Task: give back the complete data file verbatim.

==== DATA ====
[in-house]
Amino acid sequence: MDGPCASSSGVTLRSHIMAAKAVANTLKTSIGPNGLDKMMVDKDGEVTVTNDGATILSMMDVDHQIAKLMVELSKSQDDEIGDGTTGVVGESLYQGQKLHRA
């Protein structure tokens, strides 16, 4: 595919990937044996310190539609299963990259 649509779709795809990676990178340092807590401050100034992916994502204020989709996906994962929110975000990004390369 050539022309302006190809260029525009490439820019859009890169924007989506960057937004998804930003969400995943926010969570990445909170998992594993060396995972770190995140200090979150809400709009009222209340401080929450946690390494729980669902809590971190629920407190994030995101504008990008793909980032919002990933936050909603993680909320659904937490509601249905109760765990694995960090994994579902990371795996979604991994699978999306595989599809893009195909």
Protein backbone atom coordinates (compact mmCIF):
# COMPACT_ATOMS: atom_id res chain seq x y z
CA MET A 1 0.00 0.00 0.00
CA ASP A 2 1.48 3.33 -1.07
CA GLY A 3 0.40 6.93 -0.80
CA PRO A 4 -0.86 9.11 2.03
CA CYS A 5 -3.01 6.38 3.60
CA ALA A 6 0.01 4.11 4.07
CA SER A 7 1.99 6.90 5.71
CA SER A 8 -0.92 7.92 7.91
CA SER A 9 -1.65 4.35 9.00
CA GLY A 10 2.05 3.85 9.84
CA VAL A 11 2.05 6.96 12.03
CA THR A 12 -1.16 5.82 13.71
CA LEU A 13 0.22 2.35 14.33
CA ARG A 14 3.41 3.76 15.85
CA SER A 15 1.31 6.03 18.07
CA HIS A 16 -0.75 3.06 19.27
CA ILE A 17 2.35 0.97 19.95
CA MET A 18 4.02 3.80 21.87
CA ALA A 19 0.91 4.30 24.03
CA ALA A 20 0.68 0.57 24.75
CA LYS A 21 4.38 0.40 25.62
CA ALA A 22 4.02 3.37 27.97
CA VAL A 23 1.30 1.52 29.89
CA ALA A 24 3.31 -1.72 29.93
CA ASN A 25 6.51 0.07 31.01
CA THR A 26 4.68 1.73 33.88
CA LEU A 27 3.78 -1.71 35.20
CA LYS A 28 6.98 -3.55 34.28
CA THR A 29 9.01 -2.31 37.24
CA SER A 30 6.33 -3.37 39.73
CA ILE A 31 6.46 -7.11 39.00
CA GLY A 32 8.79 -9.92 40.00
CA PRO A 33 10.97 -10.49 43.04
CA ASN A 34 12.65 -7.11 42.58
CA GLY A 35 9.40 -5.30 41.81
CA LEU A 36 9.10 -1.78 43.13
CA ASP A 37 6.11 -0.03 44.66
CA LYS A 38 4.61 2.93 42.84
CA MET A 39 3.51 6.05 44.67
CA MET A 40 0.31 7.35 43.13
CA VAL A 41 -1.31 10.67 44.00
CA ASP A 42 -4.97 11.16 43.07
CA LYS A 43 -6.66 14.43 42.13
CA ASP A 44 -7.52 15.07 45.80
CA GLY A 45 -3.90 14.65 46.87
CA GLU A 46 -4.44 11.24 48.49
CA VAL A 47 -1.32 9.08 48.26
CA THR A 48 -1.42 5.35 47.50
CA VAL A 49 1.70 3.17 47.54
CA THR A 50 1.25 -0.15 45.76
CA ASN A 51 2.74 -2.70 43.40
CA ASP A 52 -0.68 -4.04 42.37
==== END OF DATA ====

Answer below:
[in-house]
Amino acid sequence: MDGPCASSSGVTLRSHIMAAKAVANTLKTSIGPNGLDKMMVDKDGEVTVTNDGATILSMMDVDHQIAKLMVELSKSQDDEIGDGTTGVVGESLYQGQKLHRA
């Protein structure tokens, strides 16, 4: 595919990937044996310190539609299963990259 649509779709795809990676990178340092807590401050100034992916994502204020989709996906994962929110975000990004390369 050539022309302006190809260029525009490439820019859009890169924007989506960057937004998804930003969400995943926010969570990445909170998992594993060396995972770190995140200090979150809400709009009222209340401080929450946690390494729980669902809590971190629920407190994030995101504008990008793909980032919002990933936050909603993680909320659904937490509601249905109760765990694995960090994994579902990371795996979604991994699978999306595989599809893009195909």
Protein backbone atom coordinates (compact mmCIF):
# COMPACT_ATOMS: atom_id res chain seq x y z
CA MET A 1 0.00 0.00 0.00
CA ASP A 2 1.48 3.33 -1.07
CA GLY A 3 0.40 6.93 -0.80
CA PRO A 4 -0.86 9.11 2.03
CA CYS A 5 -3.01 6.38 3.60
CA ALA A 6 0.01 4.11 4.07
CA SER A 7 1.99 6.90 5.71
CA SER A 8 -0.92 7.92 7.91
CA SER A 9 -1.65 4.35 9.00
CA GLY A 10 2.05 3.85 9.84
CA VAL A 11 2.05 6.96 12.03
CA THR A 12 -1.16 5.82 13.71
CA LEU A 13 0.22 2.35 14.33
CA ARG A 14 3.41 3.76 15.85
CA SER A 15 1.31 6.03 18.07
CA HIS A 16 -0.75 3.06 19.27
CA ILE A 17 2.35 0.97 19.95
CA MET A 18 4.02 3.80 21.87
CA ALA A 19 0.91 4.30 24.03
CA ALA A 20 0.68 0.57 24.75
CA LYS A 21 4.38 0.40 25.62
CA ALA A 22 4.02 3.37 27.97
CA VAL A 23 1.30 1.52 29.89
CA ALA A 24 3.31 -1.72 29.93
CA ASN A 25 6.51 0.07 31.01
CA THR A 26 4.68 1.73 33.88
CA LEU A 27 3.78 -1.71 35.20
CA LYS A 28 6.98 -3.55 34.28
CA THR A 29 9.01 -2.31 37.24
CA SER A 30 6.33 -3.37 39.73
CA ILE A 31 6.46 -7.11 39.00
CA GLY A 32 8.79 -9.92 40.00
CA PRO A 33 10.97 -10.49 43.04
CA ASN A 34 12.65 -7.11 42.58
CA GLY A 35 9.40 -5.30 41.81
CA LEU A 36 9.10 -1.78 43.13
CA ASP A 37 6.11 -0.03 44.66
CA LYS A 38 4.61 2.93 42.84
CA MET A 39 3.51 6.05 44.67
CA MET A 40 0.31 7.35 43.13
CA VAL A 41 -1.31 10.67 44.00
CA ASP A 42 -4.97 11.16 43.07
CA LYS A 43 -6.66 14.43 42.13
CA ASP A 44 -7.52 15.07 45.80
CA GLY A 45 -3.90 14.65 46.87
CA GLU A 46 -4.44 11.24 48.49
CA VAL A 47 -1.32 9.08 48.26
CA THR A 48 -1.42 5.35 47.50
CA VAL A 49 1.70 3.17 47.54
CA THR A 50 1.25 -0.15 45.76
CA ASN A 51 2.74 -2.70 43.40
CA ASP A 52 -0.68 -4.04 42.37